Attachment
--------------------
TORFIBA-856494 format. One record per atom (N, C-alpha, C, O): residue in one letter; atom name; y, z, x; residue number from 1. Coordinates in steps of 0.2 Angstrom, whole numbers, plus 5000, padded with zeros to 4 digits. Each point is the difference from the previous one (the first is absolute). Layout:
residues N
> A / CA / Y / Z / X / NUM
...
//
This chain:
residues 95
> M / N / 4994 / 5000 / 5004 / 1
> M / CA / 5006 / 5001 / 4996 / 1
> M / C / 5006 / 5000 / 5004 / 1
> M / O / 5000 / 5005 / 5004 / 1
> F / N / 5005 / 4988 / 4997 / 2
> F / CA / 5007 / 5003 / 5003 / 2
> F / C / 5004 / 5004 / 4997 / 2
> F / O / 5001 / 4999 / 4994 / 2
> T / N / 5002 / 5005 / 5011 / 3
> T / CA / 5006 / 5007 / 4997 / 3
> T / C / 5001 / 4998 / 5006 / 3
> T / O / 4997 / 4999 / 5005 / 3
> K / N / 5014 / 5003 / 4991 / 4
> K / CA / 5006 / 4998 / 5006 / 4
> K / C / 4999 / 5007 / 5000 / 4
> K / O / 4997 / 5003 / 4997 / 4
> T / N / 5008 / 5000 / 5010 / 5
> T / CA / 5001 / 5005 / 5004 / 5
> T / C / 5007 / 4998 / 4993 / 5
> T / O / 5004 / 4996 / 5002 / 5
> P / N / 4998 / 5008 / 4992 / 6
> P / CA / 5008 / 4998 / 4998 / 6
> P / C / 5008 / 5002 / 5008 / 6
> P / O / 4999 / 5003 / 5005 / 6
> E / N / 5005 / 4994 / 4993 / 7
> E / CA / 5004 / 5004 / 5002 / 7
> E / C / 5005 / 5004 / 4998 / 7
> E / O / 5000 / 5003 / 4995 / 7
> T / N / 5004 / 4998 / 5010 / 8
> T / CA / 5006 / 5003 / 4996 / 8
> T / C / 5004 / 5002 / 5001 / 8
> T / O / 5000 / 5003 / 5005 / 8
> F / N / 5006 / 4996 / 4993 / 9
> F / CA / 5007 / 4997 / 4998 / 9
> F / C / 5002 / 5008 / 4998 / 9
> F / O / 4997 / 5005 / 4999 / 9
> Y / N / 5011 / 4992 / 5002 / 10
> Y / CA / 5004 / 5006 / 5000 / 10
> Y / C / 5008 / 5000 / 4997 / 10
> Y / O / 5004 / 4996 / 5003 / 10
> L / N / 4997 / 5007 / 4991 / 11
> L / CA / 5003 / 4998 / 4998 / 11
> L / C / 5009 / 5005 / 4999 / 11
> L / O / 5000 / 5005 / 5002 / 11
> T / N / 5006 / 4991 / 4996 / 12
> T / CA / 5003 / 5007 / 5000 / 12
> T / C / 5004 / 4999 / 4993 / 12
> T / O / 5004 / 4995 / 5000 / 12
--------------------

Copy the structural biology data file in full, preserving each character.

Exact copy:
TORFIBA-856494 format. One record per atom (N, C-alpha, C, O): residue in one letter; atom name; y, z, x; residue number from 1. Coordinates in steps of 0.2 Angstrom, whole numbers, plus 5000, padded with zeros to 4 digits. Each point is the difference from the previous one (the first is absolute). Layout:
residues N
> A / CA / Y / Z / X / NUM
...
//
This chain:
residues 95
> M / N / 4994 / 5000 / 5004 / 1
> M / CA / 5006 / 5001 / 4996 / 1
> M / C / 5006 / 5000 / 5004 / 1
> M / O / 5000 / 5005 / 5004 / 1
> F / N / 5005 / 4988 / 4997 / 2
> F / CA / 5007 / 5003 / 5003 / 2
> F / C / 5004 / 5004 / 4997 / 2
> F / O / 5001 / 4999 / 4994 / 2
> T / N / 5002 / 5005 / 5011 / 3
> T / CA / 5006 / 5007 / 4997 / 3
> T / C / 5001 / 4998 / 5006 / 3
> T / O / 4997 / 4999 / 5005 / 3
> K / N / 5014 / 5003 / 4991 / 4
> K / CA / 5006 / 4998 / 5006 / 4
> K / C / 4999 / 5007 / 5000 / 4
> K / O / 4997 / 5003 / 4997 / 4
> T / N / 5008 / 5000 / 5010 / 5
> T / CA / 5001 / 5005 / 5004 / 5
> T / C / 5007 / 4998 / 4993 / 5
> T / O / 5004 / 4996 / 5002 / 5
> P / N / 4998 / 5008 / 4992 / 6
> P / CA / 5008 / 4998 / 4998 / 6
> P / C / 5008 / 5002 / 5008 / 6
> P / O / 4999 / 5003 / 5005 / 6
> E / N / 5005 / 4994 / 4993 / 7
> E / CA / 5004 / 5004 / 5002 / 7
> E / C / 5005 / 5004 / 4998 / 7
> E / O / 5000 / 5003 / 4995 / 7
> T / N / 5004 / 4998 / 5010 / 8
> T / CA / 5006 / 5003 / 4996 / 8
> T / C / 5004 / 5002 / 5001 / 8
> T / O / 5000 / 5003 / 5005 / 8
> F / N / 5006 / 4996 / 4993 / 9
> F / CA / 5007 / 4997 / 4998 / 9
> F / C / 5002 / 5008 / 4998 / 9
> F / O / 4997 / 5005 / 4999 / 9
> Y / N / 5011 / 4992 / 5002 / 10
> Y / CA / 5004 / 5006 / 5000 / 10
> Y / C / 5008 / 5000 / 4997 / 10
> Y / O / 5004 / 4996 / 5003 / 10
> L / N / 4997 / 5007 / 4991 / 11
> L / CA / 5003 / 4998 / 4998 / 11
> L / C / 5009 / 5005 / 4999 / 11
> L / O / 5000 / 5005 / 5002 / 11
> T / N / 5006 / 4991 / 4996 / 12
> T / CA / 5003 / 5007 / 5000 / 12
> T / C / 5004 / 4999 / 4993 / 12
> T / O / 5004 / 4995 / 5000 / 12